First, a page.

Come and Go, Molly Snow
by Mary Ann Taylor-Hall
Chat with Author Mary Ann Taylor-Hall
Log file opened at: 8/10/99 7:48:53 PM
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<chelak> Welcome all, we will have Ms. Taylor-Hall online (for real) at 8 pm.
<dmardis> Hi, this is my first time here. My book has been back ordered, but I wanted to observe anyway. Is that ok?
<chelak> SURE! Glad to have you dmardis.
<dmardis> Thank you!
<chelak> For more info on Mary Ann Taylor-Hall, check out http://www.ket.org/bookclub
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<sunni> Welcome bernie! We're getting Mary Ann on the line now.
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<Mary Ann Taylor-Hall> Rhonda Moberly will be typing for Mary Ann while she is on speaker phone.
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<chelak> Mary Ann Taylor-Hall is the author of "Come and Go, Molly Snow." "Come and Go, Molly Snow" has a main character of a lady bluegrass fiddler. Ms. Taylor-Hall lives near Sadieville Kentucky.
<chelak> We're ready to take questions for her.
<jc> Your title, "Come and Go ..." has two different meanings, doesn't it? Because at first I thought it referred to the "comings and goings" of little Molly (from Life to Death and back again);
<jc> but, by the end of the book, I decided you meant "come and go" as in the colloquial "Come and go to the store with us." Is the dual meaning intentional, or did you have just one of the two meanings in mind?
<Mary Ann Taylor-Hall> jc, That is interesting. NO I only had the one meaning in mind. That she would in her death come and go to Carrie Marie -- that's what Carrie had to learn. That the loss also involved a return. But I like the idea Come Go With Me -- that's nice!
<Mary Ann Taylor-Hall> I didn't think of it myself.
<sunni> Mary Ann, why did you pick the theme of a lady bluegrass fiddler?
<Mary Ann Taylor-Hall> sunni -- Well that wasn't the theme of the book --it is her situation. I chose a bluegrass theme because I like it. And it seemed that the world of bluegrass music was a convenient way to talk about women in general in art worlds, traditionally dominated by men.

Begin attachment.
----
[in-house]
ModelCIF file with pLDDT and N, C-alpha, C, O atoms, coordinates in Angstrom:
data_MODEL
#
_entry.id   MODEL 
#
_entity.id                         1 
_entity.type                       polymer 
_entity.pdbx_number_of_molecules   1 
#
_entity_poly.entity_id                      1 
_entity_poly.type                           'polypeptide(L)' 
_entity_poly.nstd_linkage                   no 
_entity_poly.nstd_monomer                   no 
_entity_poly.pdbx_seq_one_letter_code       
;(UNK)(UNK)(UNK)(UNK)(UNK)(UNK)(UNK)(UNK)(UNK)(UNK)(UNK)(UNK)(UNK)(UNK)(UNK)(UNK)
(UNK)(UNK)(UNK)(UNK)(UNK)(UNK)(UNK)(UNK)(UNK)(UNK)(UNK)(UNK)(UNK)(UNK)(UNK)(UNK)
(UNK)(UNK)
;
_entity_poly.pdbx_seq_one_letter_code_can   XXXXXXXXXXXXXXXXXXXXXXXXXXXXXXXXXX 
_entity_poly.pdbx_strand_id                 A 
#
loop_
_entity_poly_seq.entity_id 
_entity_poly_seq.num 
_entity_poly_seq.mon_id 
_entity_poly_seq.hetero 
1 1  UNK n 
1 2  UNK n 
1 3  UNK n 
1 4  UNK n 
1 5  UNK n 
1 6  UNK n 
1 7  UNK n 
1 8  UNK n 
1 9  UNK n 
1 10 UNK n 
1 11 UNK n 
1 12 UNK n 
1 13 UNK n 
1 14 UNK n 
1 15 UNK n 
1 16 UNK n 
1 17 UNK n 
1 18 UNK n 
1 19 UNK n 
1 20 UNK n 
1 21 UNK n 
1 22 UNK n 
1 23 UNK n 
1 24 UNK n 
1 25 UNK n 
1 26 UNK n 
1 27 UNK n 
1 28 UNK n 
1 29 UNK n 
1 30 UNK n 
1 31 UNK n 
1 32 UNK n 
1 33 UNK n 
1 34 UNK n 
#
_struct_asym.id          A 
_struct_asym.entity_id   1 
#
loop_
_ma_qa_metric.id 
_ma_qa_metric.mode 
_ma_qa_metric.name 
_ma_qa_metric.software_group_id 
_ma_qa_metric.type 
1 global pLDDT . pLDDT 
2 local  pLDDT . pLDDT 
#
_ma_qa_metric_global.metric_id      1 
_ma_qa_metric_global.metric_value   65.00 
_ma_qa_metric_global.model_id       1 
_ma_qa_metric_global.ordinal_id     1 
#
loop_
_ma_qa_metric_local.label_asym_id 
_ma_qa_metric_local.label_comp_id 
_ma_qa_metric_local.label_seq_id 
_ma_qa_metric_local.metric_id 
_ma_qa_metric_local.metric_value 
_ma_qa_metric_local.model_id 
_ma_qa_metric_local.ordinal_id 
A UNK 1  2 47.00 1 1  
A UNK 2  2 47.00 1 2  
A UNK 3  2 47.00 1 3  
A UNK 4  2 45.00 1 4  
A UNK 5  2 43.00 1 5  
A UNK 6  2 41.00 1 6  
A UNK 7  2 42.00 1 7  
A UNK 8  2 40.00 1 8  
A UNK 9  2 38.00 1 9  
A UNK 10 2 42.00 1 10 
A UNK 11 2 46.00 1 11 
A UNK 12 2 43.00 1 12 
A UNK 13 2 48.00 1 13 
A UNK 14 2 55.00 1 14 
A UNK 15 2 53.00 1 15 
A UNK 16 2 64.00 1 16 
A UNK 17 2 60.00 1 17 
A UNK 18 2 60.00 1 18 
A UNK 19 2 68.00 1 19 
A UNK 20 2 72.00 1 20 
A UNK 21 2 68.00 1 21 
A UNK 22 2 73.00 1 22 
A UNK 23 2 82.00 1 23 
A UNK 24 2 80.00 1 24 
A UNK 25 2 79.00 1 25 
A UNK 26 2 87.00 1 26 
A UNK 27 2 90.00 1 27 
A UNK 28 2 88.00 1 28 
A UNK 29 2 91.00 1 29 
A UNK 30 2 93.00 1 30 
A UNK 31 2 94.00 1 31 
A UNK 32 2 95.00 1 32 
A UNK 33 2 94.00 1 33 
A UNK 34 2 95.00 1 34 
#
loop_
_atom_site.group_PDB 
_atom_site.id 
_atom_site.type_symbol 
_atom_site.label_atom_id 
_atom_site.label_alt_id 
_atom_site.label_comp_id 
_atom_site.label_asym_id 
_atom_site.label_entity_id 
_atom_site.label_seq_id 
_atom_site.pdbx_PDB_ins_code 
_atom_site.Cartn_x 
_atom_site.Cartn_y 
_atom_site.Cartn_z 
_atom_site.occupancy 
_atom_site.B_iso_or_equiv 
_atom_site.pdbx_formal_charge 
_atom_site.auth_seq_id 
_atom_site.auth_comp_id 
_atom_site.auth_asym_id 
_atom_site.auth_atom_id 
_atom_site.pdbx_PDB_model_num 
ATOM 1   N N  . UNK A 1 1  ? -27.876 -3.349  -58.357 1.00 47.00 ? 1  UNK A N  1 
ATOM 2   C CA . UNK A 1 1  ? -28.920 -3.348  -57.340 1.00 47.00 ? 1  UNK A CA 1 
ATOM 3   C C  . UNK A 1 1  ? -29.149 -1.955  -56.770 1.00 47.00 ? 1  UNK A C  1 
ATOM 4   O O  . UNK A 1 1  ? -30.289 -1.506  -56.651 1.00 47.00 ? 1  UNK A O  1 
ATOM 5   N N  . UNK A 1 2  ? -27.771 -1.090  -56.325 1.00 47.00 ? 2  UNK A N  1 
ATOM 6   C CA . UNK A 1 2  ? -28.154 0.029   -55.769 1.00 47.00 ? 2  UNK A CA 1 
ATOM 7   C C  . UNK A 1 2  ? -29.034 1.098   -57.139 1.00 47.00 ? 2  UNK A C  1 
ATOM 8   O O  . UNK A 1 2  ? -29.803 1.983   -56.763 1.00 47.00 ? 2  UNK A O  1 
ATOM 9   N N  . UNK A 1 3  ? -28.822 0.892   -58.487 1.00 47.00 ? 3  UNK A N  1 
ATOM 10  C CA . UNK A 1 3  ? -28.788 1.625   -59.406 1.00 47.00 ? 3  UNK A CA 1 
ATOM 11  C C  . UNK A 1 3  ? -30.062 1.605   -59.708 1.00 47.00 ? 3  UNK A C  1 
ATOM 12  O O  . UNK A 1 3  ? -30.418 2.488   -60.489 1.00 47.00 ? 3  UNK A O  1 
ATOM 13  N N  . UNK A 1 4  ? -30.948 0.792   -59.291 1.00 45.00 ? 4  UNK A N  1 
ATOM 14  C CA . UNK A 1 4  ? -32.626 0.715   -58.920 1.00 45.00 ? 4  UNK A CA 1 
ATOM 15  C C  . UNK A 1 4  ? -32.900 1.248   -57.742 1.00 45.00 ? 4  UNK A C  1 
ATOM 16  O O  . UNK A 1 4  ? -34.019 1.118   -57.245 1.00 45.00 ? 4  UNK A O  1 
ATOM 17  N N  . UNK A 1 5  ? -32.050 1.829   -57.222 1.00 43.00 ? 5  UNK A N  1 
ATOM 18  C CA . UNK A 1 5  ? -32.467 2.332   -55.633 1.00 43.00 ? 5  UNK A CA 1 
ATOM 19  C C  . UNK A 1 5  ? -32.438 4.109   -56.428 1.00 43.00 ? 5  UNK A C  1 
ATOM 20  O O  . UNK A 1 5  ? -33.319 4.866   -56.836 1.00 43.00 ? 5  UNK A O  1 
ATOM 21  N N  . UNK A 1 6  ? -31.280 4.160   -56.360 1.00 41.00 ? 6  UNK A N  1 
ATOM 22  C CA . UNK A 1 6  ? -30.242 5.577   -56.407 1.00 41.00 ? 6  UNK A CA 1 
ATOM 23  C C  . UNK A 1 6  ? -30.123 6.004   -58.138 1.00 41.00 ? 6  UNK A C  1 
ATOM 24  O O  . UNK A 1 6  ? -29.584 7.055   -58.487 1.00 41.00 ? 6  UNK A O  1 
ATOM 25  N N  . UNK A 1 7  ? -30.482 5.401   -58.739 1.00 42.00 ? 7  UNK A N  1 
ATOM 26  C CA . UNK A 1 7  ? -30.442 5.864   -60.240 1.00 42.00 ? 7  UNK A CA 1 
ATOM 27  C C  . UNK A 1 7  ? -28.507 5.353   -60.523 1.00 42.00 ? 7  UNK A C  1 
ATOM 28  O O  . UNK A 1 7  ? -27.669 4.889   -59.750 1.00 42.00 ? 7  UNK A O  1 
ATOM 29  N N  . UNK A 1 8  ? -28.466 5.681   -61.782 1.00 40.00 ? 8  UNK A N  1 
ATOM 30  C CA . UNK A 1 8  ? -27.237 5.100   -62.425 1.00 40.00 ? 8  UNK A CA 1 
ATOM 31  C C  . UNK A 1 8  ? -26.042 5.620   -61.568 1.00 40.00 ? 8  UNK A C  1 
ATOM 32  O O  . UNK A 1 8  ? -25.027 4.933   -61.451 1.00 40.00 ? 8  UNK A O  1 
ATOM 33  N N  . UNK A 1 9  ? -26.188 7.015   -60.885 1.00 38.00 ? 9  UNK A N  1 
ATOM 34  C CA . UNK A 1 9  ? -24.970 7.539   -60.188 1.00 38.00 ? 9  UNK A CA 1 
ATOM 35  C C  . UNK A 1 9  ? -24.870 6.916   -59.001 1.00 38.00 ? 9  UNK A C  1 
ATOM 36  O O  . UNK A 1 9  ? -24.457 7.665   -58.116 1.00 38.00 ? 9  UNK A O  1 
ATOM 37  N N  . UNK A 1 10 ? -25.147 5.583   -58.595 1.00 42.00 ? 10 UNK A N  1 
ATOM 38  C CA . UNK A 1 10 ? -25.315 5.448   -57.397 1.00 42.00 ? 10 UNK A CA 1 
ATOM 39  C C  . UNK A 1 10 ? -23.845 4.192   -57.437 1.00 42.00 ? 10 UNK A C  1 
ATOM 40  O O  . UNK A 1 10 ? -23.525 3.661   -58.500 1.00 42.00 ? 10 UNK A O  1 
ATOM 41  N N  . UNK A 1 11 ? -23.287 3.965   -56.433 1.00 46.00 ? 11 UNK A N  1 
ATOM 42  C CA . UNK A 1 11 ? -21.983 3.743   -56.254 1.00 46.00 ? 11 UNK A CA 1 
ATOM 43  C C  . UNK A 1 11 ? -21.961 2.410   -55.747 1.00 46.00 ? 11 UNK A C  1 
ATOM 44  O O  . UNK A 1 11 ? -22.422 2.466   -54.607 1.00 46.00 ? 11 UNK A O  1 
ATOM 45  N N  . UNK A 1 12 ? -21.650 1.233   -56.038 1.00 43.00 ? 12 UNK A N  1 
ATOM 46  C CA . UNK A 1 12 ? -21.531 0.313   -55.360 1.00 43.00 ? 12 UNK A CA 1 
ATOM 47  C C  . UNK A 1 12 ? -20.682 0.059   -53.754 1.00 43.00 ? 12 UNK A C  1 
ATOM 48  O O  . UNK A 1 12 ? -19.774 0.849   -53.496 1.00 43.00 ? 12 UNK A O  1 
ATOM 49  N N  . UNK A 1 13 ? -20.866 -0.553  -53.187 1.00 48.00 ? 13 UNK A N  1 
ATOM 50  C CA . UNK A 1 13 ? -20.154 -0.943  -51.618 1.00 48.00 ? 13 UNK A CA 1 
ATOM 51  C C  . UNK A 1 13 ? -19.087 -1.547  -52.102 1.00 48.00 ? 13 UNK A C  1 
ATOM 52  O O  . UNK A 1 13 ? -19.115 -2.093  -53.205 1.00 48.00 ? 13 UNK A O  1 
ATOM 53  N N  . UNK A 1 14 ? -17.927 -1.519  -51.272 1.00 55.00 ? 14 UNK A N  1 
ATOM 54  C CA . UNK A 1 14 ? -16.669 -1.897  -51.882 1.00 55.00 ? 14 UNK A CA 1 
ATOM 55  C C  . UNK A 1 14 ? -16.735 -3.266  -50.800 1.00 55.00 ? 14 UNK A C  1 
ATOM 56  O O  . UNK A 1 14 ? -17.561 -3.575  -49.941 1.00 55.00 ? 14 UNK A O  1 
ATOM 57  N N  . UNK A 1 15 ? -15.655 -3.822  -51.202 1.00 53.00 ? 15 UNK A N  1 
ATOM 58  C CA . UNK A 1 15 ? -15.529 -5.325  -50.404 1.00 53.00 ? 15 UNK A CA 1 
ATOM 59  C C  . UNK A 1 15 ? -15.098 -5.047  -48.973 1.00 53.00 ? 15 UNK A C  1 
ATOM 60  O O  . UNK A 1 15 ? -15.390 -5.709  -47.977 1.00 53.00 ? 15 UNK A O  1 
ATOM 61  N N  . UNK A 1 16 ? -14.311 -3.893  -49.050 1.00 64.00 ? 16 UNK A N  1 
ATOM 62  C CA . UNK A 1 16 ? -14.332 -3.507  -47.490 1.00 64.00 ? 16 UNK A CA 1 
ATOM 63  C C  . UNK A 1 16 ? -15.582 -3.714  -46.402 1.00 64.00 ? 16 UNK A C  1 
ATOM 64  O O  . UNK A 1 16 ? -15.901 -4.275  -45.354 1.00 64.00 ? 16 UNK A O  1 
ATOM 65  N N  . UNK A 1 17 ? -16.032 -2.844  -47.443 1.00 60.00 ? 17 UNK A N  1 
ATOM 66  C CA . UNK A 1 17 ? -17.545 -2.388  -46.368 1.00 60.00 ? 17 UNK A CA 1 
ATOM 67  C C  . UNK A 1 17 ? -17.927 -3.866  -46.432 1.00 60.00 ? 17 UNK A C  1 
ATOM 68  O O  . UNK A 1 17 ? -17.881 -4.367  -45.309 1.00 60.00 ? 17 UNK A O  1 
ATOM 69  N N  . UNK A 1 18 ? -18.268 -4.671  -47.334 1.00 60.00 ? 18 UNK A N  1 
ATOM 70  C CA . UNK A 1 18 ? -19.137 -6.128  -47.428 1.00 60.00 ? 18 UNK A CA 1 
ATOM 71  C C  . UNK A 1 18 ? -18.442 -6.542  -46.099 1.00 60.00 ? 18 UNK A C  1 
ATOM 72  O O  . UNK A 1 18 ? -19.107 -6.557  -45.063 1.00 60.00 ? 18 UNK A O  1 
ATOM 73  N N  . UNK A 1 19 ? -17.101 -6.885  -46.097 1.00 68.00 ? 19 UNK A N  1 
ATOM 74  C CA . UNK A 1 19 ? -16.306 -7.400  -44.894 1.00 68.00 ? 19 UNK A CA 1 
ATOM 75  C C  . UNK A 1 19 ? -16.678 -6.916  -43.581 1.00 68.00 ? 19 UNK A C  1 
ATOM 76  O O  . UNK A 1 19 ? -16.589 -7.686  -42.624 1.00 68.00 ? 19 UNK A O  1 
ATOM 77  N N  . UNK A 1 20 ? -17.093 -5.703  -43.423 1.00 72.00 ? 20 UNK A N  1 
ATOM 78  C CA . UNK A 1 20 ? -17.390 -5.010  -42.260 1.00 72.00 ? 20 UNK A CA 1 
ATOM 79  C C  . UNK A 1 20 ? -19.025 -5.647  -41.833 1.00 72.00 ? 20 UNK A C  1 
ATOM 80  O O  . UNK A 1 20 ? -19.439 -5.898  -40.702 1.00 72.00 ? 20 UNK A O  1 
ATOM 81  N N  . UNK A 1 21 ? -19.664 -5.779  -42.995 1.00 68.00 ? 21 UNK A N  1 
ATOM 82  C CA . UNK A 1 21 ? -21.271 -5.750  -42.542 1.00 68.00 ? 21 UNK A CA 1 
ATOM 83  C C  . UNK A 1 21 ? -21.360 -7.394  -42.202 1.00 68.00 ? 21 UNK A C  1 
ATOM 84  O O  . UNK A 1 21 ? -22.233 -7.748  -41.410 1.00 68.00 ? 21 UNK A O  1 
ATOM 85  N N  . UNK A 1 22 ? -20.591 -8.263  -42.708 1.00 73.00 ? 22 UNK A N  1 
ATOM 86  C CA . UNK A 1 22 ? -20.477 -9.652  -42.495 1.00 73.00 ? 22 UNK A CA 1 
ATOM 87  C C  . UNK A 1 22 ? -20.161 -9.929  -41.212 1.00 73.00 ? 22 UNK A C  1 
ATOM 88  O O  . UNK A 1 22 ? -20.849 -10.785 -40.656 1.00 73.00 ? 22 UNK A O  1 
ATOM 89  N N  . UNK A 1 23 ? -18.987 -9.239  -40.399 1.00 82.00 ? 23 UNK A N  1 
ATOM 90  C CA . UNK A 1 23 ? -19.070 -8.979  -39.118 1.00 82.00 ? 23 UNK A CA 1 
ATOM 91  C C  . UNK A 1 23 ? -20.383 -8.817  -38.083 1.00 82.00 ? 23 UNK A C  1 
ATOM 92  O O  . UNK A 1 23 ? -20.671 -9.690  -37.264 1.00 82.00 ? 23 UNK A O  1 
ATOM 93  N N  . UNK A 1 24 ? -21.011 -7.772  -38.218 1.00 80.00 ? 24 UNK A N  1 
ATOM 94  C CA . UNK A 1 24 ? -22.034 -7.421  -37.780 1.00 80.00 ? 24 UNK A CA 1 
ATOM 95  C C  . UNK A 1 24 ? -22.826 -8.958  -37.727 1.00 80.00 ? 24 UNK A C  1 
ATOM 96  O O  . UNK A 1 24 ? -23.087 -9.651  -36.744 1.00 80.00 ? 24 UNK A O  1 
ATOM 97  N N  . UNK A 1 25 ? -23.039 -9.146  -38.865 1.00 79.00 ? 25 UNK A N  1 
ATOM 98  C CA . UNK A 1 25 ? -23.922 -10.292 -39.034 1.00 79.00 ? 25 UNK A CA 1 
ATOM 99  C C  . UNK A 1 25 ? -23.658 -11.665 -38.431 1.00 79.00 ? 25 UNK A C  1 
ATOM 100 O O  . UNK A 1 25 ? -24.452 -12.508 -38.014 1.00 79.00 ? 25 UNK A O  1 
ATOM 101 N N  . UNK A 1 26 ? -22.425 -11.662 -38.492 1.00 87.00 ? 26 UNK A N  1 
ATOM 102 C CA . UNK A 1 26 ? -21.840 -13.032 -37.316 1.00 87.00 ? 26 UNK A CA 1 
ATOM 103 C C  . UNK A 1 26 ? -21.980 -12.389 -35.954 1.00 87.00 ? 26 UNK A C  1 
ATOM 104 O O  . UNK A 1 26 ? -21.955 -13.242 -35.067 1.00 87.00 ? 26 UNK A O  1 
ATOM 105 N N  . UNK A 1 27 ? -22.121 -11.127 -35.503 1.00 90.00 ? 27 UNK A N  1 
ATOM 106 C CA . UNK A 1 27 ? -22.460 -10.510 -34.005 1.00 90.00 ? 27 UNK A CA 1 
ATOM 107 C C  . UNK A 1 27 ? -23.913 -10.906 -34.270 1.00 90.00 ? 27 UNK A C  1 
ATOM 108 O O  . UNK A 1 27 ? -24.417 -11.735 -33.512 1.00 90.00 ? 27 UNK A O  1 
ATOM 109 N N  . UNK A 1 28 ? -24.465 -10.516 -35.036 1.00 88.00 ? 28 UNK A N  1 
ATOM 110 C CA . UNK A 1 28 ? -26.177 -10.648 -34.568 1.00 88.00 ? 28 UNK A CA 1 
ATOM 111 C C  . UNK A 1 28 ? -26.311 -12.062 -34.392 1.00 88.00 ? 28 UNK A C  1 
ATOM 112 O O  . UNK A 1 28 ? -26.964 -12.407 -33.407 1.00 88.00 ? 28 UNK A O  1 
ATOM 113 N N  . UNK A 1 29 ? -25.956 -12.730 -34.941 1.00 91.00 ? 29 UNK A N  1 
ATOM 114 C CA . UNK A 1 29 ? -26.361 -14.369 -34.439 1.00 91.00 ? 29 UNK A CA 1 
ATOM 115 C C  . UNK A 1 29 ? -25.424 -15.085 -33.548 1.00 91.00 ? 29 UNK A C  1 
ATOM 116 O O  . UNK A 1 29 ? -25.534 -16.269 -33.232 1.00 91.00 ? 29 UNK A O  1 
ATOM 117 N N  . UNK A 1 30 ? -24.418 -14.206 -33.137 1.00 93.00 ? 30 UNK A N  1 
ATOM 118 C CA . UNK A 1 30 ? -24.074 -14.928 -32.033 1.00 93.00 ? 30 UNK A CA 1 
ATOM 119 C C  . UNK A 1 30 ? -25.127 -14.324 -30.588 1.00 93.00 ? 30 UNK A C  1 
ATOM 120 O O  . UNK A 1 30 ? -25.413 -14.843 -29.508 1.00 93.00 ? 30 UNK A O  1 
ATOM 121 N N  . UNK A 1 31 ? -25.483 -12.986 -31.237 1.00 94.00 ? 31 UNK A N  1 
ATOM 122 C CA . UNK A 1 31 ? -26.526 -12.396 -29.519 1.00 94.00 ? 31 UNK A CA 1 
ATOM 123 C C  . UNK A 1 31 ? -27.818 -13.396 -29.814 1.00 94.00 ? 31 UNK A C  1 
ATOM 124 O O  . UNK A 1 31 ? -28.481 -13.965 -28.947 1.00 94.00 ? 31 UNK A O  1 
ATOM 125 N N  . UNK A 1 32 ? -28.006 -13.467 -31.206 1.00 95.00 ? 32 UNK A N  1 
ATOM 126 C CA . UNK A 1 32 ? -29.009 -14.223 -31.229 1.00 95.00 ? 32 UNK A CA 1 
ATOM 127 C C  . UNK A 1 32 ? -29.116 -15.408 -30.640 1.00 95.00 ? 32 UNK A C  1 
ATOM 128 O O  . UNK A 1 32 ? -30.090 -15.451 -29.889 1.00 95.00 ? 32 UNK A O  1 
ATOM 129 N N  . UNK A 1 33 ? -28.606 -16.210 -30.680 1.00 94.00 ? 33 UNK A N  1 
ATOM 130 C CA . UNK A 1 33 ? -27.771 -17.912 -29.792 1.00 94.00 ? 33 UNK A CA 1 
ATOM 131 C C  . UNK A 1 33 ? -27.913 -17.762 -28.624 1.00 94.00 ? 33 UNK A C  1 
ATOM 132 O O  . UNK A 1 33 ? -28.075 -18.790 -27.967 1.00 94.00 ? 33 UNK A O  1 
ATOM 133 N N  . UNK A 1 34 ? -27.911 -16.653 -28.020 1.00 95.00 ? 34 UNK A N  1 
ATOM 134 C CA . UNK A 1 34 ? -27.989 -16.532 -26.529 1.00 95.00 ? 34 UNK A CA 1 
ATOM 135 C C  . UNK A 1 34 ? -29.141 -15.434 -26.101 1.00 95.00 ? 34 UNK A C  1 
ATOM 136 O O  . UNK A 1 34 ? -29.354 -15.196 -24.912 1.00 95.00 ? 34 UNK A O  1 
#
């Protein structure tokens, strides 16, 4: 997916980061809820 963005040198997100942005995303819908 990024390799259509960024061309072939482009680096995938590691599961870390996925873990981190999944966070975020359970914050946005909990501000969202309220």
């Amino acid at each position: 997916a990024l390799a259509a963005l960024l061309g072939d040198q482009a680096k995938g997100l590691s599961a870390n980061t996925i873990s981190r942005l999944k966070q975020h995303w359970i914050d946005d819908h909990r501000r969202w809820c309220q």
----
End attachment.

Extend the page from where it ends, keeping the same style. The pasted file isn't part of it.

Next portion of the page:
<Mary Ann Taylor-Hall> I stumbled into making her a bluegrass fiddler because I needed a profession for a man in the story which keep him away from home for awhile. Because the plot required that. And then all of a sudden, Hey she could be a musician too. I have no idea why I chose the fiddle than any other instrument But I enjoyed so much doing the research and listening to fiddle music and learning what I could about it.
<bernie> How long did it take you to write this novel. I ask because it seems to me that the greiving process has lots of steps and takes a long time.
<Mary Ann Taylor-Hall> bernie, It took me about 3 years to bring her through that process... Understand it myself. In so far as I do and to see how Carrie could resolve the process in her own life.... It took me about a year to accept that I was writing about death... and to enter the process that the dramatic situation required.
<jc> but the so-called masculine God doesn't seem to have done that particular favor for men! Do you really believe that a female God would be different?
<Mary Ann Taylor-Hall> jc, what particular favor?
<jc> Let me try this again:
<jc> Carrie says that "If God were a woman, she would have seen the danger and cooled down that sense of the hots [for Cap]" ....but the so-called masculine God doesn't seem to have done that particular favor for men! Do you really believe that a female God would be different?
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<Mary Ann Taylor-Hall> <jc> (laughing) I guess there's just no hope in the universe.
<Mary Ann Taylor-Hall> If a man God can't, I don't expect a woman God could either -- I guess
<Mary Ann Taylor-Hall> we ought to be glad for that.
<chelak> Mary Ann, was the death of a child a personal experience for you or someone you knew?
<Mary Ann Taylor-Hall> chelak, No -- I had great trepidation about writing of a death of a child. But I was drawn into it...Because I was trying to imagine the worst situation a person could be in and that seemed to me to be just about it. I took it up as I said before -- it took me about a year to except that was what I was writing about. To experience the death of a child.
<bernie> Ona and Ruth were such special women; not your usual stereotypical KY women. Were they patterned after friends or relatives?
<chelak> Welcome christo99x.
<Mary Ann Taylor-Hall> bernie, Thank you for saying that...
<Mary Ann Taylor-Hall> I think that behind Ona was the spirit behind my mother -- was from a different place and background. But I was really trying to pay homage to the women who live in the countryside around me... and in Cynthiana which is a town I am associated with.